Many at the event told stories of having themselves immigrated or having friends endure the pains of familial separation due to the immigration system.
Articles tagged “Congress”
WASHINGTON (RNS) Though shootings at churches and other houses of worship remain relatively rare, they can make inviting targets for gunmen — particularly disturbed individuals — who are looking for a highly visible target to settle a grudge or make a political statement.
WASHINGTON (RNS) Clergy from California to Connecticut created a makeshift graveyard on the National Mall on Thursday as they exhorted Congress to strengthen gun control.
(RNS) Surrounded by baskets of fish and bread, with the Capitol at their backs, clergy attacked the Republican budget plan that came before the House on Wednesday.
(RNS) It’s the constitutionally mandated oath of office, not the pair of historic Bibles, that is both necessary and sufficient for President Obama to begin his second term. Linking that oath to any religious text does not add to its efficacy. By A. James Rudin.
(RNS) “A Jefferson Bible For the 21st Century” takes Thomas Jefferson’s slice-and-dice Bible one step further. By Kimberly Winston.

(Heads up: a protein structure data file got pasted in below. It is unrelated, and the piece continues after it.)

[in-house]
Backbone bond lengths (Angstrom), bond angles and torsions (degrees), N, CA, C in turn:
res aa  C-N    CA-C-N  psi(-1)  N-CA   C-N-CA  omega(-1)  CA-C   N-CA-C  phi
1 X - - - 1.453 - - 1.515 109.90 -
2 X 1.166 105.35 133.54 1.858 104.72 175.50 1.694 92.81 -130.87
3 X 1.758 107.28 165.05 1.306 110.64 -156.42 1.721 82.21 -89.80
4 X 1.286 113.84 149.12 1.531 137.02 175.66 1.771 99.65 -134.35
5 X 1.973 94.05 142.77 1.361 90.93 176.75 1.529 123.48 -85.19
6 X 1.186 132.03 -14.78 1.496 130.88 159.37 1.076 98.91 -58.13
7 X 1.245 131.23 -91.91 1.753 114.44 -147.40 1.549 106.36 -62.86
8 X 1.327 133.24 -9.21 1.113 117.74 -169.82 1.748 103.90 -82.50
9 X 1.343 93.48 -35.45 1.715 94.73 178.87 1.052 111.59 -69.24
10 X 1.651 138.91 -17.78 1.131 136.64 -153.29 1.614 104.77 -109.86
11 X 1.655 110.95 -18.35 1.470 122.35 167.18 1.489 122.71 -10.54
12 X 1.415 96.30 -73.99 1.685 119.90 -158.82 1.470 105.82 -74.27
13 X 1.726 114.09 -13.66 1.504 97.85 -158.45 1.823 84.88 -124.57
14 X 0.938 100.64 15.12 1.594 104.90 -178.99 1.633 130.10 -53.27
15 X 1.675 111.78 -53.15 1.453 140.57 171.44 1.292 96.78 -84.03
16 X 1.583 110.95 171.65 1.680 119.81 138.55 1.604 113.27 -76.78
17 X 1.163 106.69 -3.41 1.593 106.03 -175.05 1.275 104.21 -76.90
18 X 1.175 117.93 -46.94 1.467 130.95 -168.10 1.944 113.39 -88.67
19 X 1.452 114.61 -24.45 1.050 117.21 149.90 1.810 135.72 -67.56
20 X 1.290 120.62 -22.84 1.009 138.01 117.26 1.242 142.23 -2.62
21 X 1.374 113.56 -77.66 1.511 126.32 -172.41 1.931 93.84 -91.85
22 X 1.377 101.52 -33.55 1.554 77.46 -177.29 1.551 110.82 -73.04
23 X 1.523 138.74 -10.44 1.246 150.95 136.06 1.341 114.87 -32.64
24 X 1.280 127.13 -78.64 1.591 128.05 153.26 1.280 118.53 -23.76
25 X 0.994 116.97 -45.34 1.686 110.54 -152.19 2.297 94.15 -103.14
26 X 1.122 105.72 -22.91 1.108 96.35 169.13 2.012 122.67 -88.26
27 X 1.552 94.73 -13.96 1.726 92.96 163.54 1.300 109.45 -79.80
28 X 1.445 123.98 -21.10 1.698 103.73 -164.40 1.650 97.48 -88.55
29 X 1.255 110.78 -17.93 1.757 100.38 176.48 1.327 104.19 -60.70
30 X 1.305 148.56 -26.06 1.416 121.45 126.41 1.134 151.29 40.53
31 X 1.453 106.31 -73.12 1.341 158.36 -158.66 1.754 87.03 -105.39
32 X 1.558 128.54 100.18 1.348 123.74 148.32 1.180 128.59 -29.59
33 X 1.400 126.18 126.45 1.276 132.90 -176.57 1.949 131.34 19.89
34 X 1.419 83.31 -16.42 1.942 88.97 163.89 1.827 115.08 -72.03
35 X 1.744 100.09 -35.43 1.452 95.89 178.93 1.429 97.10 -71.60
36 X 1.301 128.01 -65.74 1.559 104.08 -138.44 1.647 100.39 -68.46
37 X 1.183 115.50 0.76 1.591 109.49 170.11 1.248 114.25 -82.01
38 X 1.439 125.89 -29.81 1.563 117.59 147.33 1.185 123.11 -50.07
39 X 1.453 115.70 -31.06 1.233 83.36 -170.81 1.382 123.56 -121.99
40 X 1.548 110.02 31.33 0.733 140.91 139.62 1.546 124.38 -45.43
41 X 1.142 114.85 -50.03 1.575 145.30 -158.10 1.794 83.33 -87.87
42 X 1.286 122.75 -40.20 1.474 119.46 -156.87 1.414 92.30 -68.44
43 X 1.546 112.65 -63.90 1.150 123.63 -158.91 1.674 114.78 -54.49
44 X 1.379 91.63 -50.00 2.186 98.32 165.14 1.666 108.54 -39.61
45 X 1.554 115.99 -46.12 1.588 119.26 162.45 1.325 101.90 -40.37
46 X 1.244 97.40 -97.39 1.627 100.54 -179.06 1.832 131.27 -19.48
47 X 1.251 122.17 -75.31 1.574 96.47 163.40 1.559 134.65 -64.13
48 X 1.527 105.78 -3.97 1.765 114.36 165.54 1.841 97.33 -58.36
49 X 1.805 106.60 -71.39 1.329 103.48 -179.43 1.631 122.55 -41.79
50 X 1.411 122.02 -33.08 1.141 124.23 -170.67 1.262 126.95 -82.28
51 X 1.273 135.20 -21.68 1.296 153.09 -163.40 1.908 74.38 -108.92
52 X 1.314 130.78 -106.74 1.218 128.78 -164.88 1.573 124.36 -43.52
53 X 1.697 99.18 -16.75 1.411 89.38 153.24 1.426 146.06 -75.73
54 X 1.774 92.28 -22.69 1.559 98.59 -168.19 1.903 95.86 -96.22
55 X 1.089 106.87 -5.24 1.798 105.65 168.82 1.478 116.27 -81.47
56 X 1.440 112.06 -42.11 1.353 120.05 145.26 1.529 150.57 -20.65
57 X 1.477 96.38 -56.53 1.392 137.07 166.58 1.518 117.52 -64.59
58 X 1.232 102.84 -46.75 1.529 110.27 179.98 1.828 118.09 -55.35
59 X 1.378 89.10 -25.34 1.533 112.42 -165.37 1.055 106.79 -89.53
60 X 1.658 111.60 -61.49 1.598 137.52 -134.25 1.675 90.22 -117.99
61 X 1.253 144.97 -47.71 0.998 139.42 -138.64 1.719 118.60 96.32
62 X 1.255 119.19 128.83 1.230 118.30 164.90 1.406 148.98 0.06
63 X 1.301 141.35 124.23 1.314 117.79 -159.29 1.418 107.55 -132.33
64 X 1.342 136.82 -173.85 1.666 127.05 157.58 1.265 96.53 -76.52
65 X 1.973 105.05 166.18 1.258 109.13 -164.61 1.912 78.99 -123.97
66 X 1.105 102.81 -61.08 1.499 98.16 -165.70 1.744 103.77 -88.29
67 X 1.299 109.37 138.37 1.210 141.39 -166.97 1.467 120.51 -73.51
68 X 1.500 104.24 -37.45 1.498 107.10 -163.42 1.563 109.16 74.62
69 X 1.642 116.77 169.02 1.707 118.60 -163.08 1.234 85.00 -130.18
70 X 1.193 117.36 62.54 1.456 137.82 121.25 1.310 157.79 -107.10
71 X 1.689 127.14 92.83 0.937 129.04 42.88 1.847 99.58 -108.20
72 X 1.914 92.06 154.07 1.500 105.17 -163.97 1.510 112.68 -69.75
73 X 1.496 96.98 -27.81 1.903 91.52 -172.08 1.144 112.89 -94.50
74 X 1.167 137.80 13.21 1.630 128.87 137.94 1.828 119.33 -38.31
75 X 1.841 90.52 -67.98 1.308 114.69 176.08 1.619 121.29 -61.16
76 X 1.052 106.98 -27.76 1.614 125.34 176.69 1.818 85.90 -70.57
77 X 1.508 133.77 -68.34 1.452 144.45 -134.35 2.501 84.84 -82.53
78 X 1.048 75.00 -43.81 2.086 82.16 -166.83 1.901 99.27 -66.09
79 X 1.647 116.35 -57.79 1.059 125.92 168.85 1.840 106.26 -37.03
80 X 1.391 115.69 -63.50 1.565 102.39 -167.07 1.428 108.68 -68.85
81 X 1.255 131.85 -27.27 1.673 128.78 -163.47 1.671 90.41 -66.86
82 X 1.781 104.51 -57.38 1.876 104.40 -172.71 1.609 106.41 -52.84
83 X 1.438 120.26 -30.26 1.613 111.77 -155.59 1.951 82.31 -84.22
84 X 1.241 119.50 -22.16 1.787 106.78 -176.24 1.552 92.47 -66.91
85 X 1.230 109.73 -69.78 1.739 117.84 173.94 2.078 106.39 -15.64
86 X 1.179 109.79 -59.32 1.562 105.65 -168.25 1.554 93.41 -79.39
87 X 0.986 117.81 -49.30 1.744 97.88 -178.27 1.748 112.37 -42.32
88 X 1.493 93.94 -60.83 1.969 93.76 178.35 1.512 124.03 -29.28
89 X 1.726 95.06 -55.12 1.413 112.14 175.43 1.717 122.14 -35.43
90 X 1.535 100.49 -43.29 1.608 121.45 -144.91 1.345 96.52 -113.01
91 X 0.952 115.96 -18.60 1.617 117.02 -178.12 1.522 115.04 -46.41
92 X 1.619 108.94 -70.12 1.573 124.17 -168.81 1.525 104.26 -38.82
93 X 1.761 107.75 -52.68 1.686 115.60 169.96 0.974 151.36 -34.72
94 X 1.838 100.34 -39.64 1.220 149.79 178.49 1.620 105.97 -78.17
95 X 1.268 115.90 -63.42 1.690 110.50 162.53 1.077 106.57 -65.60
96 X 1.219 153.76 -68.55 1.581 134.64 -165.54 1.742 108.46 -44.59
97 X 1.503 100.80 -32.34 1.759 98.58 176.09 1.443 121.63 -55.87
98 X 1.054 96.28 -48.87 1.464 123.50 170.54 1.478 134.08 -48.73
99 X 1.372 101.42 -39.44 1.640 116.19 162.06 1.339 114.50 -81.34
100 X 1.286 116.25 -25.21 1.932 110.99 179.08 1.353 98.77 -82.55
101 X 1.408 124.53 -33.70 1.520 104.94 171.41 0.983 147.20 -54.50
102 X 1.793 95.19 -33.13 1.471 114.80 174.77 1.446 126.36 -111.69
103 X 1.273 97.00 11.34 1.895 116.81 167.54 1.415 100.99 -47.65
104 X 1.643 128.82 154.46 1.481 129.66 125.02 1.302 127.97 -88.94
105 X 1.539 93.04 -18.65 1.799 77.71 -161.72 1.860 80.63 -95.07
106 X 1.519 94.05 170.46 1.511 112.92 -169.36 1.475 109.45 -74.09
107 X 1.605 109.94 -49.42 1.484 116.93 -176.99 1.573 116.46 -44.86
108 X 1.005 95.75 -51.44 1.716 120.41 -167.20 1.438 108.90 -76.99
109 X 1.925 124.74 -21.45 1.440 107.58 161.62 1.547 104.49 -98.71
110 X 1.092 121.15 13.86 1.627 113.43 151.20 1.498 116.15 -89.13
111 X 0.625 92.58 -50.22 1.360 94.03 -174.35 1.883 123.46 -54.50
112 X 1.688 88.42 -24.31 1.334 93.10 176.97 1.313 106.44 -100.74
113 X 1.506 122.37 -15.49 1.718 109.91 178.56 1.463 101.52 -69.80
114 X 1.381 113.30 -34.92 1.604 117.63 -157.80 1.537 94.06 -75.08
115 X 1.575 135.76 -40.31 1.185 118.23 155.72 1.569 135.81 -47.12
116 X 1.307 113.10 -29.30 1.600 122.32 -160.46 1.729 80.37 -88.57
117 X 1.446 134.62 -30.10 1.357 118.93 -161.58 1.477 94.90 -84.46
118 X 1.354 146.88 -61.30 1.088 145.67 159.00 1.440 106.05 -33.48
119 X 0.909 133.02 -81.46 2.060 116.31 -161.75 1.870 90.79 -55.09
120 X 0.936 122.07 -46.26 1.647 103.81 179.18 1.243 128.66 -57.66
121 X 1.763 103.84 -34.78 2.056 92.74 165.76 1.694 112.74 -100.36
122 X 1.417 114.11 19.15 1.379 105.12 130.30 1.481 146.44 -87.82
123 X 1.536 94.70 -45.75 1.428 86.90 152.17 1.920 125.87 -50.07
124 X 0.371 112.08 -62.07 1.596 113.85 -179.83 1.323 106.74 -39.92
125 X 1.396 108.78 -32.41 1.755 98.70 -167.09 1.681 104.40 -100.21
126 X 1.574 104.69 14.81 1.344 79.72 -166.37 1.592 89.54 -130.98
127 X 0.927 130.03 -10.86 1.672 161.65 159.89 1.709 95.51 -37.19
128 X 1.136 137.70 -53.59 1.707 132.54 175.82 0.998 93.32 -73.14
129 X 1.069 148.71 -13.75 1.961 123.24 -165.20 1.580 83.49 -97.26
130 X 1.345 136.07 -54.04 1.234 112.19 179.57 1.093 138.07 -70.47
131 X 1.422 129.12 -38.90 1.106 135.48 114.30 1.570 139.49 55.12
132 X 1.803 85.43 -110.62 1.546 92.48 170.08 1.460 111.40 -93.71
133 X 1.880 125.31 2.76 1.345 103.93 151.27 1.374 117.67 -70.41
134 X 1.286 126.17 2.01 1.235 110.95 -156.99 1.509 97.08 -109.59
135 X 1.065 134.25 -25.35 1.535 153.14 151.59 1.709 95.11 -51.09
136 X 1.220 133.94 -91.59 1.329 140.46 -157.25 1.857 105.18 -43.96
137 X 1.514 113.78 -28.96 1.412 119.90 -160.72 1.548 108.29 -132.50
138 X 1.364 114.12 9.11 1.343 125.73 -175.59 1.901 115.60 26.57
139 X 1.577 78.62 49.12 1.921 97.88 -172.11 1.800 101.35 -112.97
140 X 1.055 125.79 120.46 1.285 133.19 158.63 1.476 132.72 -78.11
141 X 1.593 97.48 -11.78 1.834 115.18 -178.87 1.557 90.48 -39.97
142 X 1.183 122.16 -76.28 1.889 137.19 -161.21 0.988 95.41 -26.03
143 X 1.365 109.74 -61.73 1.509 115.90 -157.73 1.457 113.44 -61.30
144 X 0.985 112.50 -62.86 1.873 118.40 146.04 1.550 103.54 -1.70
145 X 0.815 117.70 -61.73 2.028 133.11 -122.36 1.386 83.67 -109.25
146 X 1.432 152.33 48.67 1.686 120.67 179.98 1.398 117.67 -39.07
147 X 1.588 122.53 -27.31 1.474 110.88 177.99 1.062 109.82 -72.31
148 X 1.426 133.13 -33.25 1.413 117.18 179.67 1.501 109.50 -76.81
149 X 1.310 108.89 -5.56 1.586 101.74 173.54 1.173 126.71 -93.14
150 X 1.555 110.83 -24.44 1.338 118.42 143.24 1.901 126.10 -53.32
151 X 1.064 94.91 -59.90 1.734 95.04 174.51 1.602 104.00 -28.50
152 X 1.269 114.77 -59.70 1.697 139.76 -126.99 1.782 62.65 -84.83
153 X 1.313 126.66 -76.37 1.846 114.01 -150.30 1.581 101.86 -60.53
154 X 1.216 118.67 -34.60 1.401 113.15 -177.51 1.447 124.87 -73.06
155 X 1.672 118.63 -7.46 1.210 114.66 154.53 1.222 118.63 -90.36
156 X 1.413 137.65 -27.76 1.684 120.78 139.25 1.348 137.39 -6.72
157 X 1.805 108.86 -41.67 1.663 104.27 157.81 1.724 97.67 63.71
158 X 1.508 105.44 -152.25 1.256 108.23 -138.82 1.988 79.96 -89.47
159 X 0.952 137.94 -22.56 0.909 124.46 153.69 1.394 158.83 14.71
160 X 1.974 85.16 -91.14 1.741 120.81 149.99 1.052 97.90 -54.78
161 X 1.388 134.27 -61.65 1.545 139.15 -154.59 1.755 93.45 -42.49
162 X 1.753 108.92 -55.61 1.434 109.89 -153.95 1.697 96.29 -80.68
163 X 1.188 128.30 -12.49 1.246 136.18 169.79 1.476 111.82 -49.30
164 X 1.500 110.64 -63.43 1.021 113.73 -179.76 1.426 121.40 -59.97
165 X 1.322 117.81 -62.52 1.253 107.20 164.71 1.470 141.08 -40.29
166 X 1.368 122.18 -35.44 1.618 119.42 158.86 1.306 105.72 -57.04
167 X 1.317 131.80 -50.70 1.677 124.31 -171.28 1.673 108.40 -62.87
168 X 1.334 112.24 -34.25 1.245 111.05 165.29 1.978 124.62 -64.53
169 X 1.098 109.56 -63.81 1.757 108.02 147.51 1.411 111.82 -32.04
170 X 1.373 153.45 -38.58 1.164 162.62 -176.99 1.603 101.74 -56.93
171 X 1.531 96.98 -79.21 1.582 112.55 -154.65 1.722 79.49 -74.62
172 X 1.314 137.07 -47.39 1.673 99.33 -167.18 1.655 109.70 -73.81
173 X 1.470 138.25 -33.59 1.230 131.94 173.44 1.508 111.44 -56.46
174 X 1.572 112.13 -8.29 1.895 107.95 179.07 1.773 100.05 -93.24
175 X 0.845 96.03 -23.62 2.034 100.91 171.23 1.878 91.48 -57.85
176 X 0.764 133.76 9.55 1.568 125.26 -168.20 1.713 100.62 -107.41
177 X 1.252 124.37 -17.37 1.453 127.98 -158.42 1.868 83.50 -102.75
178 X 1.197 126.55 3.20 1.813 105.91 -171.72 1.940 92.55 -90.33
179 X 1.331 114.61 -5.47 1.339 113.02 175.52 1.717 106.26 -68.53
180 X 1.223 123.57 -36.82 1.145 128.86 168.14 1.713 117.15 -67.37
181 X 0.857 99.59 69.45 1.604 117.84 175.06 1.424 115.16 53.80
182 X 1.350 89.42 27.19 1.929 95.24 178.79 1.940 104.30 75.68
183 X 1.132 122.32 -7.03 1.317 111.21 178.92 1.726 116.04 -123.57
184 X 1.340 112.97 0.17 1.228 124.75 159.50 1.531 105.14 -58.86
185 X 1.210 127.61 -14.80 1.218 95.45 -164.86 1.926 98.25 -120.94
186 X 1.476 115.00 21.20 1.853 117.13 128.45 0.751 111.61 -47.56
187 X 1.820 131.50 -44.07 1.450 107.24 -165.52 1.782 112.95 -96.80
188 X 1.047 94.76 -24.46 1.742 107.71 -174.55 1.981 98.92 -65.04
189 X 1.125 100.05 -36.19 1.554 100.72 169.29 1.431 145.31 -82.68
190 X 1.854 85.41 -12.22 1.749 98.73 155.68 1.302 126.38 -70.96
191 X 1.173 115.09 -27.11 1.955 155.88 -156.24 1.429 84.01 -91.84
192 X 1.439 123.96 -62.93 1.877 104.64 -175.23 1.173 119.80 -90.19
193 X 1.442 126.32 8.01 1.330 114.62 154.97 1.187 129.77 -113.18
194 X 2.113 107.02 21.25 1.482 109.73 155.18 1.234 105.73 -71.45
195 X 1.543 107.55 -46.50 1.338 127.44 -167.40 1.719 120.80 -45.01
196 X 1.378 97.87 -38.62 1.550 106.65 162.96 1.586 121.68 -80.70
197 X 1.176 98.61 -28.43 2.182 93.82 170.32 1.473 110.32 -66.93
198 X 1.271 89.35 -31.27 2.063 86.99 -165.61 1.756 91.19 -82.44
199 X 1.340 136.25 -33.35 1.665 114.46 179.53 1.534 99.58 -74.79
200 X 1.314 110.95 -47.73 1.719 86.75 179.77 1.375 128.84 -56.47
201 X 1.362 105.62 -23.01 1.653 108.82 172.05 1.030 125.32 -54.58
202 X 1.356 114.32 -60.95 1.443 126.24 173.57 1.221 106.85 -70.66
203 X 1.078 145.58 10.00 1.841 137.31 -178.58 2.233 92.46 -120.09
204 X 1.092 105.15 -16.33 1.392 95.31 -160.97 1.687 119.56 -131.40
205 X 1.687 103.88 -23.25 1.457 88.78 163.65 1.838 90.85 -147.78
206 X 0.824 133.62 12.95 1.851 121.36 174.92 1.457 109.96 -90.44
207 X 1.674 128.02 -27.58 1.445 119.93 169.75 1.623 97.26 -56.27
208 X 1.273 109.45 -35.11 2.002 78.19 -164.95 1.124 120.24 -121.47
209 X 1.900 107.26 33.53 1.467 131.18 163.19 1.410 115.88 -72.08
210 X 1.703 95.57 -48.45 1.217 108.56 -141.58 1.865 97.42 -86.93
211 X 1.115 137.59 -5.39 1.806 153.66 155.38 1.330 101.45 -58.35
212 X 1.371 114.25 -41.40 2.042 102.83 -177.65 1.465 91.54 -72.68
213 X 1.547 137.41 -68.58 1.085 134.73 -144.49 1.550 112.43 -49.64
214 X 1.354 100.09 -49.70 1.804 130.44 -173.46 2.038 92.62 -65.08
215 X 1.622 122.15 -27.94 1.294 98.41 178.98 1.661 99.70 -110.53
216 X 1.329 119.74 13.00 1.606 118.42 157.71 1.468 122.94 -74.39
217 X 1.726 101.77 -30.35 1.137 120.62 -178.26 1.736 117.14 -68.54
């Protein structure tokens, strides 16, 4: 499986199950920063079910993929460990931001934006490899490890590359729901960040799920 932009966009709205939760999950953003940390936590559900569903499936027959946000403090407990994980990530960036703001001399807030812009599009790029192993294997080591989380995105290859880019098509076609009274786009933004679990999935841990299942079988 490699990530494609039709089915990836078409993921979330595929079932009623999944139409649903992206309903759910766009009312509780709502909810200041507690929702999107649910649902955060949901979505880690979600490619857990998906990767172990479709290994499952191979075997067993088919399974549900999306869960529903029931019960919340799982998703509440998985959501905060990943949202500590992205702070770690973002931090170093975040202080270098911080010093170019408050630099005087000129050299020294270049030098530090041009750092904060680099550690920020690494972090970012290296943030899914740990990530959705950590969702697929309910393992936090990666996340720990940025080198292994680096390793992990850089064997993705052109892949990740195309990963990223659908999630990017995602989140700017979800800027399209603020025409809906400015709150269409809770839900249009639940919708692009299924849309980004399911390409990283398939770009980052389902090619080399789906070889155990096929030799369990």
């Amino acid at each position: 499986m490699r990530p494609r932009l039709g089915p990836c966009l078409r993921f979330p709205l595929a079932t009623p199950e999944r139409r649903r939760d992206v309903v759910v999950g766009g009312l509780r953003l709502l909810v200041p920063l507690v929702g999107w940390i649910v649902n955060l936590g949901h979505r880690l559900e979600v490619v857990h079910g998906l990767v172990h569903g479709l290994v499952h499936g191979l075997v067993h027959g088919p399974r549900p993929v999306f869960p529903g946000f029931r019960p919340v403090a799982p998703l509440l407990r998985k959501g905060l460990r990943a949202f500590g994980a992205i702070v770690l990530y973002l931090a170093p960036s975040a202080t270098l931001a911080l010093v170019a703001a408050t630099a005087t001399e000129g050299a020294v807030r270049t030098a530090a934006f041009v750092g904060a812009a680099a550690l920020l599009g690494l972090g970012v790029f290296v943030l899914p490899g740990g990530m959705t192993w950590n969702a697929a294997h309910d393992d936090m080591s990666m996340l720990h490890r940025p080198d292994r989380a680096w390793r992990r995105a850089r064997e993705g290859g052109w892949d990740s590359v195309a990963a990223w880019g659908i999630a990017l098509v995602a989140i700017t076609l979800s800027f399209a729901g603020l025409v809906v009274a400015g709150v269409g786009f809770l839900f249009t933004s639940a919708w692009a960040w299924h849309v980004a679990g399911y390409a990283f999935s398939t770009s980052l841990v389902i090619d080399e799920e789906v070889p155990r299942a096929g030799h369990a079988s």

The new 113th Congress, which was sworn in Thursday (January 3), includes several religious firsts. Democrat Tulsi Gabbard of Hawaii is the first Hindu member of Congress. Mazie Hirono, also of Hawaii, is the first Buddhist senator, although she describes herself as non-practicing, and Kyrsten Sinema, a Democratic representative from Arizona, is the first member […]
(RNS) Jewish and Christian leaders are trying to revive a decade-old roundtable on Israel that's now in danger of falling apart after 15 Christian clergy asked Congress to investigate U.S. aid to Israel. By Lauren Markoe.
(RNS) Three Buddhists, a Hindu and a “none” will walk into the 113th Congress, and it’s no joke. Rather, it’s a series of “firsts” that reflect the growing religious diversity of the country. By David Gibson.
(RNS) As Congress embarks on high-stakes budget negotiations to avoid the “fiscal cliff,” leaders of the U.S. Conference of Catholic Bishops are urging elected officials not to target programs for the poor and instead raise taxes and reduce defense spending. By David Gibson